What Does i++ Mean in Java

Java offers an increment operator that is used to increase the numerical count by one in the variable. It is of two types: Post-increment and Pre-increment operators. In the Post-increment operator “i++”, the value of the operand is incremented after performing the task, while in Pre-increment “++i”, the value is incremented before performing the task.

This post will discuss what i++ means and how to use it in Java.

What Does i++ Mean in Java?

i++” in Java is called the “Post-increment” operator, which belongs to the Arithmetic group of operators. It increases the specified variable’s value by one after performing the specific operation.



Let’s see some examples related to using the Post-increment operator “i++” in Java.

Example 1: Using i++ to Post-increment Value of a Variable

In this example, we have an integer type variable “i” that is initialized with the value “10”:

int i=10;

We will print out the value of the “i” variable on the console by using the “System.out.println()” method:

System.out.println("Original Value:" + i);

Now, we will increment the value of “i” by using the Post-increment operator as “i++”. This statement will print out the original value without incrementing because Post-increment first performs the task and then increments the value:

System.out.println("Post-Increment Value:" + i++);

Again, execute the System.out.println() method to display the Post-incremented value:

System.out.println("The Value after increment:" + i);

The output of the above program will print three lines: the first line will contain the original value of the “i” variable, and the third displays the updated value after the increment.

As stated above, the Post-increment operator increases the value after completing the specified task. That’s why the System.out.println() method present in the second line will first display the original value, then the “++” increment operator adds one to it:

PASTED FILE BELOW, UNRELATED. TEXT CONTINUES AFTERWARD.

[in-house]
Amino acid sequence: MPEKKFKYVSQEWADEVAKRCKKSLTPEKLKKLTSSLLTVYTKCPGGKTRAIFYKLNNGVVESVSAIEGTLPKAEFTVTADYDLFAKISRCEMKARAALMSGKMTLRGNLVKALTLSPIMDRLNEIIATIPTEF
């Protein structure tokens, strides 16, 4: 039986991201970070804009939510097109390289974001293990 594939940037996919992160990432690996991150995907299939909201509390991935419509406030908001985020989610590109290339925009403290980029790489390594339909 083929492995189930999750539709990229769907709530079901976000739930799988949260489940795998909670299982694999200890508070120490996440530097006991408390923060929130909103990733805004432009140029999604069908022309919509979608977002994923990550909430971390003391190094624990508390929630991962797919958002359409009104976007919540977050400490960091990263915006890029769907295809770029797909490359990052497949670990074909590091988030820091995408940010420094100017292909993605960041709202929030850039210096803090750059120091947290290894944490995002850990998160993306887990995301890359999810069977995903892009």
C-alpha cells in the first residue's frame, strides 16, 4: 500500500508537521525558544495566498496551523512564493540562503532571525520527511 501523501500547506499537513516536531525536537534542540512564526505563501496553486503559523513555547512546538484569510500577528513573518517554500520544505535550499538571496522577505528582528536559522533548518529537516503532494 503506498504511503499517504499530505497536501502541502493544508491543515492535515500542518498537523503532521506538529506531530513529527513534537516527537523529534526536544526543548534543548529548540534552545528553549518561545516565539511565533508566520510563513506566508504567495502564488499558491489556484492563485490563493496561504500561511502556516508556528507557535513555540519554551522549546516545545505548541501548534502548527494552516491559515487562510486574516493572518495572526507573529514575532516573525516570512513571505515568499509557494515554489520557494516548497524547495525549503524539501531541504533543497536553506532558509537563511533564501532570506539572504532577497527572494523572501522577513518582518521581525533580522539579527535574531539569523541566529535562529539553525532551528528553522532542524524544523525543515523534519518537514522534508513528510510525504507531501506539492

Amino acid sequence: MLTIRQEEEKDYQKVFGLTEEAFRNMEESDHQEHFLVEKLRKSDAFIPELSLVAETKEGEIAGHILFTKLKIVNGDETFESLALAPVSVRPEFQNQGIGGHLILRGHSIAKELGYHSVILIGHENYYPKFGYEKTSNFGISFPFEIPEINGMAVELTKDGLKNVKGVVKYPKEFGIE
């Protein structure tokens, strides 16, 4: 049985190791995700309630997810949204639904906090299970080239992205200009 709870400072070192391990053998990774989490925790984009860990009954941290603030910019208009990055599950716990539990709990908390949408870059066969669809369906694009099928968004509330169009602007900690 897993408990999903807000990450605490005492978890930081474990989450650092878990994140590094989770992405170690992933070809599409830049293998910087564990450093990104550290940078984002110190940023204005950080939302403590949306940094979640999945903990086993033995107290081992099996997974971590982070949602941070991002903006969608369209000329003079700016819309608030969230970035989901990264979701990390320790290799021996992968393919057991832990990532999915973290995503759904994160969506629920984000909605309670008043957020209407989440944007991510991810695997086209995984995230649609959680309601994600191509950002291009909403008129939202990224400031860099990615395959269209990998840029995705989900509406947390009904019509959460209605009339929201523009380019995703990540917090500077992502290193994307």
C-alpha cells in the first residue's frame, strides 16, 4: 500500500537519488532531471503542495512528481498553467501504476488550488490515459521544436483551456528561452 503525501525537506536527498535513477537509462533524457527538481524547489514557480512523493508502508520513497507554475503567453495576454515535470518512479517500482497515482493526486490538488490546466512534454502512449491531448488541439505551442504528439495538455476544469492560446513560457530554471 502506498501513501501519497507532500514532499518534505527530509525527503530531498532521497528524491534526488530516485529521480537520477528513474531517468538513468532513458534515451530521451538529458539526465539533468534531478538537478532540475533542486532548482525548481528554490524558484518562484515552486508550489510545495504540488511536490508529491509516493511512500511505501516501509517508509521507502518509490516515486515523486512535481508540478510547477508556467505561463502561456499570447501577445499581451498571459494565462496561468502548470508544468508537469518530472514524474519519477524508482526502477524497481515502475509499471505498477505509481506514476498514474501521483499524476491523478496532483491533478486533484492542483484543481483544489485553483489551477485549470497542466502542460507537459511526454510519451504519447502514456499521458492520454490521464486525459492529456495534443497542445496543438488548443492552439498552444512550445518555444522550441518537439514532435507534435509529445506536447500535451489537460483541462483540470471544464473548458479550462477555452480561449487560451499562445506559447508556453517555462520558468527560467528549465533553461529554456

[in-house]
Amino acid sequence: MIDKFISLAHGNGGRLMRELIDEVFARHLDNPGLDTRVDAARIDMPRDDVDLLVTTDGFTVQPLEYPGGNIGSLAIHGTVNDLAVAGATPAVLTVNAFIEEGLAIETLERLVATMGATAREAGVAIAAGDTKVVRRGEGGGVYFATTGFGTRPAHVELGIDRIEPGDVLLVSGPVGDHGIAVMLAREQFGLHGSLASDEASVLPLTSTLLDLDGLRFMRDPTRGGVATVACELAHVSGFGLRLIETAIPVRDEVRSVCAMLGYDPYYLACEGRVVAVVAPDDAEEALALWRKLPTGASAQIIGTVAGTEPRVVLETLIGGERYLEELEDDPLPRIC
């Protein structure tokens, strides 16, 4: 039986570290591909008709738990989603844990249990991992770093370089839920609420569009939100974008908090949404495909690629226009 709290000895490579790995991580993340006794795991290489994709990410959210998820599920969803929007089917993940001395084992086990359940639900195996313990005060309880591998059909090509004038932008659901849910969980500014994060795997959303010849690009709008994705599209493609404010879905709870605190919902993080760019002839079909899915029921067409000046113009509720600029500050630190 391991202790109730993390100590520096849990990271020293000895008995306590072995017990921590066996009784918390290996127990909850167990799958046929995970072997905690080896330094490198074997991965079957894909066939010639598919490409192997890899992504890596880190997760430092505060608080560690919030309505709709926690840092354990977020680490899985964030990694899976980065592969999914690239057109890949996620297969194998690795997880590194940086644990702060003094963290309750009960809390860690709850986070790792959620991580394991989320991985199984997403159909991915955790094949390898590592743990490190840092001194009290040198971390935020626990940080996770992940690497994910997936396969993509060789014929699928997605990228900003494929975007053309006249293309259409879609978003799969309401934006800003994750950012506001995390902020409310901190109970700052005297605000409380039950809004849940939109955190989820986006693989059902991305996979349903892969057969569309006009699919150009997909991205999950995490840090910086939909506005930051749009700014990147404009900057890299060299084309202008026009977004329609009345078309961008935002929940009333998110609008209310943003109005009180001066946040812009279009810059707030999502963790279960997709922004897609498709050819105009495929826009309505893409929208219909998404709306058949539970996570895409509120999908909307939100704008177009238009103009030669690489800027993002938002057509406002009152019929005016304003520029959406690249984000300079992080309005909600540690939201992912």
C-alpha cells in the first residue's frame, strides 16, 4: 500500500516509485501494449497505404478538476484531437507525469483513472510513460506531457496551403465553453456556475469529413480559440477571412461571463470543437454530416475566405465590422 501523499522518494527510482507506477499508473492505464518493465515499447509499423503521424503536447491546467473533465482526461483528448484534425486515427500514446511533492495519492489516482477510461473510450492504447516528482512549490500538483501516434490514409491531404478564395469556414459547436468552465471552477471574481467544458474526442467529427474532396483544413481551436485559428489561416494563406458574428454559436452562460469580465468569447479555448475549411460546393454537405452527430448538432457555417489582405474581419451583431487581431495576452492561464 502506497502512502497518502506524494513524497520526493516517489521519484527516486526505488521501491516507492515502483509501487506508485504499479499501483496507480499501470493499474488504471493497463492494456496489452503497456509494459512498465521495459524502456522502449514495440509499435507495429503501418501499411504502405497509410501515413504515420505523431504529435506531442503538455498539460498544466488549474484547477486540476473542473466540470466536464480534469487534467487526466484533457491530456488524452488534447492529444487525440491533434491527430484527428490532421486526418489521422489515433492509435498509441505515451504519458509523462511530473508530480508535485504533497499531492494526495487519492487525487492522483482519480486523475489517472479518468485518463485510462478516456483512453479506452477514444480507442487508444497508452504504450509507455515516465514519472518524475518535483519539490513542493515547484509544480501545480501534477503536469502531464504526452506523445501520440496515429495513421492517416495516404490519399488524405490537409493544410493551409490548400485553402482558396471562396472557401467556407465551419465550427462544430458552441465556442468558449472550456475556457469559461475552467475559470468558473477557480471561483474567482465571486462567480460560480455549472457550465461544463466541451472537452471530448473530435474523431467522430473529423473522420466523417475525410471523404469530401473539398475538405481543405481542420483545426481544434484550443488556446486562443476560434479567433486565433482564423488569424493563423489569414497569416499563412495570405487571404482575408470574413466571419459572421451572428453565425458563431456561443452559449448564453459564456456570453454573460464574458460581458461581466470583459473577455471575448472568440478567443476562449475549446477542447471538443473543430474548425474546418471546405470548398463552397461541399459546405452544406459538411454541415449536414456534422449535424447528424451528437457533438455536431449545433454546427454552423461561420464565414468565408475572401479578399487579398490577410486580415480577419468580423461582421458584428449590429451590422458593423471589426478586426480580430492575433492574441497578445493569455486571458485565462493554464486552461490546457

Example 2: Using i++ as Post-increment Operator in “for” Loop

In the below-given program, we will print the even numbers from 0 to 10 by using the “for” loop. The for loop contains a conditional operator “i” that also acts as a Post-increment operator “i++”.

When the for loop executes, firstly, the value of the specified value is checked according to the added condition “i<=10”. If it is evaluated as “true”, then the code added in the body of the for loop will be executed. After completing this process, the Post-increment operator increments the value of the “i” value variable, and the loop goes on until the added condition is evaluated as “false”:

publicstaticvoidmain(String[] args) {
    System.out.println("Even numbers between 0 to 10:");
    for(int i=0; i<=10; i++) {
        if(i%2==0) {


We have provided all the essential information related to the Post-increment operator “i++” and its usage in Java.


i++ is an increment operator also called the Post-increment operator. It is used to increment the value of a variable by 1. The Post-increment operator belongs to the group of Arithmetic operators. It returns the value after performing a particular task. It is primarily utilized to control the execution of the program in loops such as for loop. In this post, we discussed what i++ means and how it works in Java.

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Farah Batool

I completed my master's degree in computer science. I am an academic researcher and love to learn and write about new technologies. I am passionate about writing and sharing my experience with the world.